Evan Grant did a chat session today, and you can read the replay here. Some excerpts and thoughts:
Comment from B Kile: When will it be time to fire the hitting coach?
I'd like to remind B Kile that the Rangers are currently first in the A.L. in runs, hits, triples, average, OBP, OPS wOBA and total bases, second in slugging and wRC+, third in OPS+ doubles and steals, and fourth in home runs. And as Evan mentions in his response to the question, if Scott Coolbaugh were fired, that would mean the Rangers would be on their fifth hitting coach in less than four seasons.
Comment from Bennie: Do you think Feliz has any chance whatsoever to get his rotation spot back if Oswalt continues to struggle? Would they consider putting the second coming of Rich Harden otherwise known as Roy Oswalt in the pen if he keeps this up or will they simply release him?
Evan Grant: Yeah, I do. The Rangers have said in the last week they plan to prepare Feliz as if he would start - at least for the time being. Oswalt makes an important start against Minnesota on Sunday. If he allows the TWINS a dozen hits, there are real issues. And given the team's delicate trading position (want to hold on to the prospects/doesn't have much budget room to take on salary), Feliz might be the best replacement option.
Comment from Greg: Hey Evan, so just how worried do you think the Rangers should be at this point about Roy Oswalt?
Evan Grant: There is legitimate concern. 13 hits in back to back games would worry anybody. The 13 hits the White Sox piled up against him on Tuesday were all struck solidly. Again, Minnesota is a real test. If he gives up bunches of hits to the Twins, then you can more safely assume it's not the hitters, but the pitcher.
Comment from Wonkothesane: If the Rangers were to deal for a starter like Greinke or Hamels, does Oswlt go to long relief or get released?
Evan Grant: If the Rangers go for Greinke or Hamels, my guess is it is because Oswalt is a flop. Considering the Rangers are paying him $100,000 per start for his next nine starts, cutting ties with him at that point might be more financially sound.
Evan Grant had been one of the biggest proponents of the Rangers getting Oswalt, dating back to when Houston was dealing Oswalt in 2010, so his lack of optimism right now about Oswalt is noteworthy. That said, his mention in the first question about the Rangers' lack of budget room to add Hamels or Greinke highlights an issue...the decision to sign Oswalt likely knocked the Rangers out of contention to deal for either Hamels or Greinke. They seemingly made the decision they'd rather spend the money to add someone that I think even they thought profiled as a mid-rotation starter, rather than spend the money (and the prospects) to add a legit TORP. And that's one of the reasons I thought at the time that signing Oswalt was a questionable move.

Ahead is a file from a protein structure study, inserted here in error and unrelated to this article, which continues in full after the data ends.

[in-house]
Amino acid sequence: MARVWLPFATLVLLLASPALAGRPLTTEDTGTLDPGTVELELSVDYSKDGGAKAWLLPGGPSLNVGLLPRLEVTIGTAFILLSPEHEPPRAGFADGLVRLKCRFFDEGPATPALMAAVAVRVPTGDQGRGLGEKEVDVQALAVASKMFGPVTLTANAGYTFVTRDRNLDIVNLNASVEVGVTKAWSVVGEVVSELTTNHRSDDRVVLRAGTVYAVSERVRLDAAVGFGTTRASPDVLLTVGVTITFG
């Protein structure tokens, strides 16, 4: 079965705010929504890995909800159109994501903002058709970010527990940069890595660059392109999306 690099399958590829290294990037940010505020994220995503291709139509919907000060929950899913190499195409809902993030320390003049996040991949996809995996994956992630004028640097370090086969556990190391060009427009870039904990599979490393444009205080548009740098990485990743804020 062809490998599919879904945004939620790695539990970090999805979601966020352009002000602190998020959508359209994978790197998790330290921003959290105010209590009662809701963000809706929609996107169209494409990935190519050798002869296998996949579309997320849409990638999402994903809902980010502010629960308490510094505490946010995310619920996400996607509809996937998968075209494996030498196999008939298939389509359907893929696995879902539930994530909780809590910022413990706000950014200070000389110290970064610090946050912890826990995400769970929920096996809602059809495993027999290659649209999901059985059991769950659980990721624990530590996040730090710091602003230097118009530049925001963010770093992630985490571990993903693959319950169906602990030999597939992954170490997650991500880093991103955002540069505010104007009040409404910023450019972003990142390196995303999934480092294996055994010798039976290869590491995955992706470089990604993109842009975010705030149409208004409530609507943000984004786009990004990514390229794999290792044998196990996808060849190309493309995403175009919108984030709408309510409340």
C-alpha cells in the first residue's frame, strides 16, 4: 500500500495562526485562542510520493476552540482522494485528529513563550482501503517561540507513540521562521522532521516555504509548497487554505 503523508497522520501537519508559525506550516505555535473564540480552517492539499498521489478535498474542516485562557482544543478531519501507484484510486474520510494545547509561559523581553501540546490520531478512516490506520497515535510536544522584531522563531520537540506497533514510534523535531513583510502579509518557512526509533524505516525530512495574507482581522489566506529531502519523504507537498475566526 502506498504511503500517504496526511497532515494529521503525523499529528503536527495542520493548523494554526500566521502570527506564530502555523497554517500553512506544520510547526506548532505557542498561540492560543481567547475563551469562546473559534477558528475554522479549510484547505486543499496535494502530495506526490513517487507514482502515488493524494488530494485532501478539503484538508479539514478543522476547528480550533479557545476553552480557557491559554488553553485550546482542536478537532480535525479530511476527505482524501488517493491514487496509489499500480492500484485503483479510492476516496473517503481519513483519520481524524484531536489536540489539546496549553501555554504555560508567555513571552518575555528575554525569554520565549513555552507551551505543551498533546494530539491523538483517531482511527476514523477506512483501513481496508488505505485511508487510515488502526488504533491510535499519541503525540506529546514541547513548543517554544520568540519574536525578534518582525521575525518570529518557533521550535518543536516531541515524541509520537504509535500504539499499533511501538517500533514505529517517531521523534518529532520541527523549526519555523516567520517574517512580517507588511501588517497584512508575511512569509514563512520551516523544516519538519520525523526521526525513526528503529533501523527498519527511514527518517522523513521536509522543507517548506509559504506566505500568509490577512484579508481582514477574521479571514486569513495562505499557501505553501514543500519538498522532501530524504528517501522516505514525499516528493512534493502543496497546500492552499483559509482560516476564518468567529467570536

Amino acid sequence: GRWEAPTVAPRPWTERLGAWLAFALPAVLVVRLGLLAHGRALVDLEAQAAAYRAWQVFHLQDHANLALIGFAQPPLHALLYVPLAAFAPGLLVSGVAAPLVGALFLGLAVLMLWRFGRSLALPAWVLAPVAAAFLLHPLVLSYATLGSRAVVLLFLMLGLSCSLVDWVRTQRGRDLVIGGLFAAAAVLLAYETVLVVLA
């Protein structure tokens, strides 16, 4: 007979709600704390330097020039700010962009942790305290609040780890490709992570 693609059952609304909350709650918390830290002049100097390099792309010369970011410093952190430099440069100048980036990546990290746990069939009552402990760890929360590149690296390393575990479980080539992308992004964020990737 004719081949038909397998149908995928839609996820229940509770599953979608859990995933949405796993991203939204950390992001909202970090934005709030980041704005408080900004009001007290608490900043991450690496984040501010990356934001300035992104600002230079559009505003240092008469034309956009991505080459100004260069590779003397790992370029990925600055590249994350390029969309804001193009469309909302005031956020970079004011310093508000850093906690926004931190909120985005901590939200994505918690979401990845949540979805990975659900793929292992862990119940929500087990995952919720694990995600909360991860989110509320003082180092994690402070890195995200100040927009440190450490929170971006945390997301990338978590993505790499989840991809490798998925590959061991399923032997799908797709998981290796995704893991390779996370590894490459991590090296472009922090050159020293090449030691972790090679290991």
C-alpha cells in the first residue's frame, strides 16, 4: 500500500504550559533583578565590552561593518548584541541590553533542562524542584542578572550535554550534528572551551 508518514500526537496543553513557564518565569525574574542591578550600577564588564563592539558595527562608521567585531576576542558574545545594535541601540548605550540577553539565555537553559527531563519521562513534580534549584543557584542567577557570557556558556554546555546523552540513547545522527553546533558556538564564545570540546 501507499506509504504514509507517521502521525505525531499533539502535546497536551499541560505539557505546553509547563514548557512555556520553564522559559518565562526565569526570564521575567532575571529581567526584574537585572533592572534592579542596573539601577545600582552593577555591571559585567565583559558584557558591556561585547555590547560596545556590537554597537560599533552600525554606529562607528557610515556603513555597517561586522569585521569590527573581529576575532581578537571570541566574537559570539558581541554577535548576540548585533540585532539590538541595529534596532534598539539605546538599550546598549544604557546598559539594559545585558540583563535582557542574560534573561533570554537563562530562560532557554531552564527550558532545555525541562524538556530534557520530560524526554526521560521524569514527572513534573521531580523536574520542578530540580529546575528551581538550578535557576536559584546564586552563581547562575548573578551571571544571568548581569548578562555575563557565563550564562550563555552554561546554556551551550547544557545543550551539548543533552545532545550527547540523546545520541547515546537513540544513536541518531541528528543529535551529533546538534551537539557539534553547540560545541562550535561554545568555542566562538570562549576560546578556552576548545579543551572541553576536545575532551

Comment from EvanCurtis: Looking at the long-term. What do you do with Profar?
Evan Grant: Unless, I make progress with Andrus on a long-term deal, which I think is unlikely, I hold on to Profar for dear life and find him a spot on the big league roster sometime next year. Whether it's as the utility guy or the second baseman (with Kinsler moving to OF), I'm not sure, but I hold him.
I think Profar in 2013 is either 1) the starting 2B, with Kinsler going to left field, 2) the starting SS, with Elvis Andrus traded (and it makes me sad to even type that possibility), or 3) in AAA. I don't think there is any chance in the world that the Rangers are going to have a 19 year old phenom in the major leagues riding the bench as a guy who would play once or twice a week.
Comment from Mick: Evan, I twittered you this the other day and didn't hear back from you, but what about Oswalt and Feldman for Cole Hamels?
Someone needs to tell Mick those questions are only appropriate for T.R. Sullivan's Inbox column.
Anyway, there's a lot more there, probably another 30-35 questions, that are worth checking out. So, uh, check it out.